Standard Essential Patent - The State of the Debate

Standard-Essential Patents: the U.S. Antitrust Enforcement Experience


Abstract


Many interoperability standards and patent licensing arrangements, especially those in information and communication technology sectors, are global in scale and scope. When standards incorporate and use patented technologies, the assertion of standard-essential patents in a single jurisdiction can potentially upset standard-specific investments made by implementers in numerous other jurisdictions around the world. Antitrust enforcement relating to standard-essential patents must therefore balance the rights and interests of innovators and implementers alike because both sets of actors play important roles in bringing the benefits of standardized products and services to consumers. Innovators who have made commitments to license their standard-essential patents are entitled to a reasonable rate of return for the use of their patented technologies in standards. What they may not do, however, is demand a higher rate of return by threatening to block the use of their technologies by implementers who are willing to enter into licenses for their patents. As the U.S. antitrust agencies have shown, sound antitrust enforcement in the standard setting arena should seek to preserve the incentives of innovators that contribute patented technology to standards as well as those of implementers that bring valuable products and services to market using those standards.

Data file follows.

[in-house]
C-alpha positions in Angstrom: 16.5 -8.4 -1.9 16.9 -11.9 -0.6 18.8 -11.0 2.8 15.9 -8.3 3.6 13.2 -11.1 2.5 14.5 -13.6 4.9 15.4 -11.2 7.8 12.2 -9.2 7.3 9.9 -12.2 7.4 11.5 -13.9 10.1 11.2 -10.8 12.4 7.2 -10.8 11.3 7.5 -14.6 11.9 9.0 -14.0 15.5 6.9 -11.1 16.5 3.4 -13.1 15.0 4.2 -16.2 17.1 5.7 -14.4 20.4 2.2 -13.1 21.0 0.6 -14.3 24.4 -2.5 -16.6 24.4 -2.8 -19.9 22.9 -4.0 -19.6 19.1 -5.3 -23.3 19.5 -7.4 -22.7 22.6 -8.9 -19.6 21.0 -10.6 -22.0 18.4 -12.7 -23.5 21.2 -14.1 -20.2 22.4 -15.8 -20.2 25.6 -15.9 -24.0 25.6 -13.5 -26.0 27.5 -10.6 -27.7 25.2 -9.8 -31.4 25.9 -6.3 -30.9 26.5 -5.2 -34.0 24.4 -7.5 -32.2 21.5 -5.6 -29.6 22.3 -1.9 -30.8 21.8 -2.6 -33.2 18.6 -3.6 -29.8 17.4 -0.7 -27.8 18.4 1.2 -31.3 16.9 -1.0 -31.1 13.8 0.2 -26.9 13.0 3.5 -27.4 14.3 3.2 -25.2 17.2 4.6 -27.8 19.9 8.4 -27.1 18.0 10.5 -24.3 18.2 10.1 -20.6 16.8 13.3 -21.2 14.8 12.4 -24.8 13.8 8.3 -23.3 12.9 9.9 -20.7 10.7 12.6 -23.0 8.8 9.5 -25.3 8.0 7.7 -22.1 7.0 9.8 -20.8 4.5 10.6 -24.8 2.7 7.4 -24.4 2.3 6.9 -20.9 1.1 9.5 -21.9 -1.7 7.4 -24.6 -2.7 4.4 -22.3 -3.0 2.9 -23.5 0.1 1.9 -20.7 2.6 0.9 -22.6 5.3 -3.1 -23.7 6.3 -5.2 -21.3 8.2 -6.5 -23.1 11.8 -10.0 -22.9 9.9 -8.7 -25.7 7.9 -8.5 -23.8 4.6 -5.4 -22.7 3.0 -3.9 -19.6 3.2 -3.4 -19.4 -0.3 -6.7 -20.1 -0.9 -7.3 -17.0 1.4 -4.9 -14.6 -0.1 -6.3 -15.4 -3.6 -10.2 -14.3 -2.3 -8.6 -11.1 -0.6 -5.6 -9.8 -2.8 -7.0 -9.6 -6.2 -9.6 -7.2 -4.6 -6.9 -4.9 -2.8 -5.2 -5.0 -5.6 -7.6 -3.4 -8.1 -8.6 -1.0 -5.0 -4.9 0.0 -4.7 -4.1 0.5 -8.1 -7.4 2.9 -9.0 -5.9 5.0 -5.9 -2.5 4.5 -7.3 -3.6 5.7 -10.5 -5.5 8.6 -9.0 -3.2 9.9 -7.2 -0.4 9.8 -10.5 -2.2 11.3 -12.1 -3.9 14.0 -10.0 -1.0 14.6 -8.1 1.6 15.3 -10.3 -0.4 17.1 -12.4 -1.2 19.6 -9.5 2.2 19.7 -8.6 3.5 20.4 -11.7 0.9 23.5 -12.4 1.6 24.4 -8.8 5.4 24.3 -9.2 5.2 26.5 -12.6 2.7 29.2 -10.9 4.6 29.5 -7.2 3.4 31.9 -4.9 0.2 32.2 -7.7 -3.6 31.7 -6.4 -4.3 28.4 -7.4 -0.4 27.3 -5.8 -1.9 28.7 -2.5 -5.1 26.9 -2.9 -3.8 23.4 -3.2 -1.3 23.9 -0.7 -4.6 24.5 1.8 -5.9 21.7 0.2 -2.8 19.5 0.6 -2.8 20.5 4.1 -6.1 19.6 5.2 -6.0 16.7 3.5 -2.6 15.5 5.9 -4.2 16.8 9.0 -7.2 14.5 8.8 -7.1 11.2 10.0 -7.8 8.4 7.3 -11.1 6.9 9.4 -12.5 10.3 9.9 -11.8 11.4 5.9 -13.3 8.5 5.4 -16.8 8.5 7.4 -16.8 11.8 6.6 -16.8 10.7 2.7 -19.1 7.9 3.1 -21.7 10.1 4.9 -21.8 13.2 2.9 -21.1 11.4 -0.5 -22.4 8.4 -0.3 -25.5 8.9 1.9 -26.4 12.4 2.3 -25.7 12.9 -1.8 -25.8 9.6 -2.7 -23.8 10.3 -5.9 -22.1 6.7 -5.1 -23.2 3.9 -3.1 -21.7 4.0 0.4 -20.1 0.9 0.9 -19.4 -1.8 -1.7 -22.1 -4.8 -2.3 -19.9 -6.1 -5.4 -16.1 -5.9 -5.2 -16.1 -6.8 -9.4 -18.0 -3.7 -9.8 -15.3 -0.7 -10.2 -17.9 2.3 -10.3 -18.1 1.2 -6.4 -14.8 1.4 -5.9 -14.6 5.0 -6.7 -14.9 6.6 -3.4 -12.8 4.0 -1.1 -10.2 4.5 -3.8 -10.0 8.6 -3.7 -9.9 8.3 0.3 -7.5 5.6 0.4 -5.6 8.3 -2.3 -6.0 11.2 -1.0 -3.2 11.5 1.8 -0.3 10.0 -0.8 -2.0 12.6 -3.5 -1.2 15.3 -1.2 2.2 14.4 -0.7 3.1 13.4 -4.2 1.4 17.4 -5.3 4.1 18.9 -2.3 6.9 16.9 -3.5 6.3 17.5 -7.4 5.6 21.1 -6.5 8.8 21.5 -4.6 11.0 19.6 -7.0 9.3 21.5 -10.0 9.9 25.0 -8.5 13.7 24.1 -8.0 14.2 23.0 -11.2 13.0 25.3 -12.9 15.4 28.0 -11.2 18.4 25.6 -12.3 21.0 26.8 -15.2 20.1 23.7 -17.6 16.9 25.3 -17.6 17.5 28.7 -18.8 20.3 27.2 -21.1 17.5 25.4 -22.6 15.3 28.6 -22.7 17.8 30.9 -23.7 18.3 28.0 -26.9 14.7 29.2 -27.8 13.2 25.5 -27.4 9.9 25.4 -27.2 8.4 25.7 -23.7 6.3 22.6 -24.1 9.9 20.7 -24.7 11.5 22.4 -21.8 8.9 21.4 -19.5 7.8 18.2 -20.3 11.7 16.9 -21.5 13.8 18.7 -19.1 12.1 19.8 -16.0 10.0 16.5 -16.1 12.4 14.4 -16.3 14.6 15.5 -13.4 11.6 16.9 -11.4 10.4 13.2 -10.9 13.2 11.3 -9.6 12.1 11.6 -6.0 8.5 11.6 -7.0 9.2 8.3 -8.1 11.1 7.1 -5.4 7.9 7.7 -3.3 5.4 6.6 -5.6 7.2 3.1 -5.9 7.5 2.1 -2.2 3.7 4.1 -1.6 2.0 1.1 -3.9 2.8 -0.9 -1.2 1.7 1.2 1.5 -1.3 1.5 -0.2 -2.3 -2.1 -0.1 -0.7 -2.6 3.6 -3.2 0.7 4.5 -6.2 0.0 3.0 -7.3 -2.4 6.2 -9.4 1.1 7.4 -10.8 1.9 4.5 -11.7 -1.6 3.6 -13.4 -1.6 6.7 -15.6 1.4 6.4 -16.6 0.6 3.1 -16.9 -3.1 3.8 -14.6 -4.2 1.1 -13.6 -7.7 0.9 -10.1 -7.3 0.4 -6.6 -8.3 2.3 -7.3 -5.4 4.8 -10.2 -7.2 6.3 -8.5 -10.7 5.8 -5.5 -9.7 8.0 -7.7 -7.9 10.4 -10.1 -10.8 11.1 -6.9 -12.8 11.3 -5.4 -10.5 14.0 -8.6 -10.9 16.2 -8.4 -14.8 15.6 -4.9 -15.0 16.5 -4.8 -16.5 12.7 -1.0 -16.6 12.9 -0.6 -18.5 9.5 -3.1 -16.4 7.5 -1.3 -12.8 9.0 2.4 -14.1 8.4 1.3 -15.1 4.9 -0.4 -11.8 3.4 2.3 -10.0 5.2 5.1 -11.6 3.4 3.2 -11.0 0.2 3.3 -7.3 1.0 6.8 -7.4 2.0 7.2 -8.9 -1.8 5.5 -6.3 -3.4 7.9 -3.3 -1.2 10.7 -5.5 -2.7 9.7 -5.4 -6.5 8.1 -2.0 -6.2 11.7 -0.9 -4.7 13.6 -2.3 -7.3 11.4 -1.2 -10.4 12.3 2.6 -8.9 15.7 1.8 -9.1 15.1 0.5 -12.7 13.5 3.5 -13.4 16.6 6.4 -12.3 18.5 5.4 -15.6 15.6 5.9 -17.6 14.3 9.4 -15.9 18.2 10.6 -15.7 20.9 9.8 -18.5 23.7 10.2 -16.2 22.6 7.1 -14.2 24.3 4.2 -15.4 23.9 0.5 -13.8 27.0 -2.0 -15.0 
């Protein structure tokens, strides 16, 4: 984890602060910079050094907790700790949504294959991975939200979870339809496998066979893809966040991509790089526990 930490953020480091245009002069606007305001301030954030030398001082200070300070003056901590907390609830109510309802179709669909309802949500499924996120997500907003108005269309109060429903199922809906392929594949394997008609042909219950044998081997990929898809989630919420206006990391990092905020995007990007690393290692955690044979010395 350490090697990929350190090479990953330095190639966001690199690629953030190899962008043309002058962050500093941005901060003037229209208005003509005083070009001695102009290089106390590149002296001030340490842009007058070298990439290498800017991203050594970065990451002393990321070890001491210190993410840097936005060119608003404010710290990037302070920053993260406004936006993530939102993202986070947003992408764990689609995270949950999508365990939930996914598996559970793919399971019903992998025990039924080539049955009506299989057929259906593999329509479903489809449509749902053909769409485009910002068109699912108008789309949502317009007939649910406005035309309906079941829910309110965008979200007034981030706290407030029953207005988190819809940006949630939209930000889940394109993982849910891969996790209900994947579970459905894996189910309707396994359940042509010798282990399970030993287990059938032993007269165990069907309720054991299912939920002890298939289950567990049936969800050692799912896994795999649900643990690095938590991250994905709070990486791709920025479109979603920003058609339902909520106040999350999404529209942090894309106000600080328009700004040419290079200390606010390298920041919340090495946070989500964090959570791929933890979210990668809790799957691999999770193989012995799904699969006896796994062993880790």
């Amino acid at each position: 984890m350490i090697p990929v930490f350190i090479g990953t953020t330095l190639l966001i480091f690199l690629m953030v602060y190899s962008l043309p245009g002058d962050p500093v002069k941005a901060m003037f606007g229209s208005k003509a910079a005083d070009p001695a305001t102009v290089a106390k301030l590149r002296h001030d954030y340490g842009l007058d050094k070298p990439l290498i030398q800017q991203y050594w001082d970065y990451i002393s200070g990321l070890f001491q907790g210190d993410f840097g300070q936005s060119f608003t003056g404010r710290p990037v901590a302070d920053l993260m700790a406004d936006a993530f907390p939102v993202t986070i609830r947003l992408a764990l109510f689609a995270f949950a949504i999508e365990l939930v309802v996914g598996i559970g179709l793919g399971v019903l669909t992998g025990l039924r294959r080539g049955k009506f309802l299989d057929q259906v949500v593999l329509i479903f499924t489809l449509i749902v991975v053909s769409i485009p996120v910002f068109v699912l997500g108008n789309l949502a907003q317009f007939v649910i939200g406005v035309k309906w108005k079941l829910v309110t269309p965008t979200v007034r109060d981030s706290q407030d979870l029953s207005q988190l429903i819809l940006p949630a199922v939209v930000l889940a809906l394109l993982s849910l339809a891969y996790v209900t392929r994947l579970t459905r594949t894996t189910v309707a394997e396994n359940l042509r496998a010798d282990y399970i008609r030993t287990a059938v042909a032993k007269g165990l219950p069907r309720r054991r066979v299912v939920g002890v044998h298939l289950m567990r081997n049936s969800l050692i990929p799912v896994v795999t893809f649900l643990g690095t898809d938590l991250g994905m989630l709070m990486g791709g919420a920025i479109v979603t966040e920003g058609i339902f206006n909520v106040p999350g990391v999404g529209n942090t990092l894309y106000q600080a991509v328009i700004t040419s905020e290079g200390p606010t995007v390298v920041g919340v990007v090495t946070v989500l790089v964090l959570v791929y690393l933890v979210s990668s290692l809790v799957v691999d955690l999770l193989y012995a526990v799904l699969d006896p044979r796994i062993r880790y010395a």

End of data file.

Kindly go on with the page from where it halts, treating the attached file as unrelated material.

Keywords


FRAND commitment; intersection of antitrust and intellectual property law; patent hold-up; standard-essential patent; standard setting

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DOI: http://dx.doi.org/10.12870/iar-12601

References






Rivista Italiana Antitrust / Italian Antitrust Review
ISSN: 2284-3272

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